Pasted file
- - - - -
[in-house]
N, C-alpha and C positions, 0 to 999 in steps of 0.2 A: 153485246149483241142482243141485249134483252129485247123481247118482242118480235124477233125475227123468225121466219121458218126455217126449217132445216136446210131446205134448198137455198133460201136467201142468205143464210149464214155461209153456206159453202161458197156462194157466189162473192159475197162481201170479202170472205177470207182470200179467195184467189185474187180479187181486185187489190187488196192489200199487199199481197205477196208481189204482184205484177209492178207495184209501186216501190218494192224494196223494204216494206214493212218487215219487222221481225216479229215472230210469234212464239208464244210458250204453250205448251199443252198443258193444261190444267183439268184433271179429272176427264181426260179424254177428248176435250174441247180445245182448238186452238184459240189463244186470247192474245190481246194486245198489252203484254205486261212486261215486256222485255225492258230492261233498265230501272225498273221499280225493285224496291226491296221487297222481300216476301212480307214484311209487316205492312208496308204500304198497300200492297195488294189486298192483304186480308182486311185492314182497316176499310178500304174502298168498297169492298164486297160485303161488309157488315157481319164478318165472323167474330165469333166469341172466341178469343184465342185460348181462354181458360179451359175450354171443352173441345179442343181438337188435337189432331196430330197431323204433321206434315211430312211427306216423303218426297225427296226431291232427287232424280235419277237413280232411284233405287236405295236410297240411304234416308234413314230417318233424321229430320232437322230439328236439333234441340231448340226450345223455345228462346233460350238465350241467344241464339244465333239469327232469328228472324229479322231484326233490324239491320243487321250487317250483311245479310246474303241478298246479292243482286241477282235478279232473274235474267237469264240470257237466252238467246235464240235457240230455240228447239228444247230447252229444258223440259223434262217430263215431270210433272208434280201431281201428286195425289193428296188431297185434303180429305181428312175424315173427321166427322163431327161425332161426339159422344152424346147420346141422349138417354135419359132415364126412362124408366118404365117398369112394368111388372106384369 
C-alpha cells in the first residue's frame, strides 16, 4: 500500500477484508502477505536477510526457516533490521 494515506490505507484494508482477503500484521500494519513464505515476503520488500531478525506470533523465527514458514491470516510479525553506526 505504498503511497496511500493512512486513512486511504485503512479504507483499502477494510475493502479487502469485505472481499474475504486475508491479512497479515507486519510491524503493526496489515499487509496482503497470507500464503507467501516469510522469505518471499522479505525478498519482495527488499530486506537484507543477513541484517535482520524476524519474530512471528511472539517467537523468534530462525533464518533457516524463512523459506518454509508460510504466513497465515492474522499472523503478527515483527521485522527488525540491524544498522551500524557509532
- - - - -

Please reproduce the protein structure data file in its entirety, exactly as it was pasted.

[in-house]
N, C-alpha and C positions, 0 to 999 in steps of 0.2 A: 153485246149483241142482243141485249134483252129485247123481247118482242118480235124477233125475227123468225121466219121458218126455217126449217132445216136446210131446205134448198137455198133460201136467201142468205143464210149464214155461209153456206159453202161458197156462194157466189162473192159475197162481201170479202170472205177470207182470200179467195184467189185474187180479187181486185187489190187488196192489200199487199199481197205477196208481189204482184205484177209492178207495184209501186216501190218494192224494196223494204216494206214493212218487215219487222221481225216479229215472230210469234212464239208464244210458250204453250205448251199443252198443258193444261190444267183439268184433271179429272176427264181426260179424254177428248176435250174441247180445245182448238186452238184459240189463244186470247192474245190481246194486245198489252203484254205486261212486261215486256222485255225492258230492261233498265230501272225498273221499280225493285224496291226491296221487297222481300216476301212480307214484311209487316205492312208496308204500304198497300200492297195488294189486298192483304186480308182486311185492314182497316176499310178500304174502298168498297169492298164486297160485303161488309157488315157481319164478318165472323167474330165469333166469341172466341178469343184465342185460348181462354181458360179451359175450354171443352173441345179442343181438337188435337189432331196430330197431323204433321206434315211430312211427306216423303218426297225427296226431291232427287232424280235419277237413280232411284233405287236405295236410297240411304234416308234413314230417318233424321229430320232437322230439328236439333234441340231448340226450345223455345228462346233460350238465350241467344241464339244465333239469327232469328228472324229479322231484326233490324239491320243487321250487317250483311245479310246474303241478298246479292243482286241477282235478279232473274235474267237469264240470257237466252238467246235464240235457240230455240228447239228444247230447252229444258223440259223434262217430263215431270210433272208434280201431281201428286195425289193428296188431297185434303180429305181428312175424315173427321166427322163431327161425332161426339159422344152424346147420346141422349138417354135419359132415364126412362124408366118404365117398369112394368111388372106384369 
C-alpha cells in the first residue's frame, strides 16, 4: 500500500477484508502477505536477510526457516533490521 494515506490505507484494508482477503500484521500494519513464505515476503520488500531478525506470533523465527514458514491470516510479525553506526 505504498503511497496511500493512512486513512486511504485503512479504507483499502477494510475493502479487502469485505472481499474475504486475508491479512497479515507486519510491524503493526496489515499487509496482503497470507500464503507467501516469510522469505518471499522479505525478498519482495527488499530486506537484507543477513541484517535482520524476524519474530512471528511472539517467537523468534530462525533464518533457516524463512523459506518454509508460510504466513497465515492474522499472523503478527515483527521485522527488525540491524544498522551500524557509532